AES Certification
 Program Changes



BMS has successfully finished certification testing for the combined U.S. Customs and U.S. Census Bureau new Automated Export System (AES).

In a press release, exporters were advised that the 30 year old Census Automated Export Reporting Program (AERP) would end December 31, 1999. It is being replaced by the Automated Export System (AES), run jointly by Census and Customs. Exporters were encouraged to either sign on to AES right away, while there is time for needed testing, or they would have to revert to filing Export Declarations manually as of January 1, 2000.

Certification for BMS means that as a service provider, our AES software package is considered fully developed, has successfully passed the U.S. Customs certification process, and is available for your use with AES. But you, too, must sign on and pass the routine interface test. The main difference will be that the Export Declaration screen will have some new fields and new procedures for data entry.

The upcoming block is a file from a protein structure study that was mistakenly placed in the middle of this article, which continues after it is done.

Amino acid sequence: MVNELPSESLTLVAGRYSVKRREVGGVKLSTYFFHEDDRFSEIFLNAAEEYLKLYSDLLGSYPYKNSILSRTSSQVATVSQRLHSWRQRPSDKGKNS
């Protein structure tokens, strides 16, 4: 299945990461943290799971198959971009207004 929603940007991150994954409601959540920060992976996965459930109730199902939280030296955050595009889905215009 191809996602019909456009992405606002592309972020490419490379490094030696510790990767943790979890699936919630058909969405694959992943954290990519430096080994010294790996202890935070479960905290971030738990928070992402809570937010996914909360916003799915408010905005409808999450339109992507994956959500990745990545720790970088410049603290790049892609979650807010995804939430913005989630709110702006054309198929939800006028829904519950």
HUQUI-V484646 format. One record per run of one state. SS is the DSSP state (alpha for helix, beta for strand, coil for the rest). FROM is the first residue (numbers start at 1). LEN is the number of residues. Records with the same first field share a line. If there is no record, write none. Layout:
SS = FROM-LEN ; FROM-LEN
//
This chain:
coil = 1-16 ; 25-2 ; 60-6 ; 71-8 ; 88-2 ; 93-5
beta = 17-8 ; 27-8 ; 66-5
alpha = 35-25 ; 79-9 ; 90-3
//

The U.S. Customs AES Trade Interface Requirements (AESTIR) documentation provides complete information describing how you can become an AES participant, as well as how you can provide export information to AES, and receive transmissions from AES, once you have become a participant. An overview of AES is provided in the AESTIR, along with instructions on how to become an AES participant. The main body of the AESTIR consists of the transportation and commodity data formats, which are to be used when transmitting export information to Customs via AES. We have taken care of this problem for you. AES data will be transmitted using the same equipment you currently use to communicate with Customs for ABI.

For help or information on how you can sign on as an AES participant, contact Dennis.

Also for your benefit, we will add a Related Links of Interest to our BMS Home Page. In particular, we will include links to both the AES Home Page for AES Information and the AESTIR for AES Implementation Information.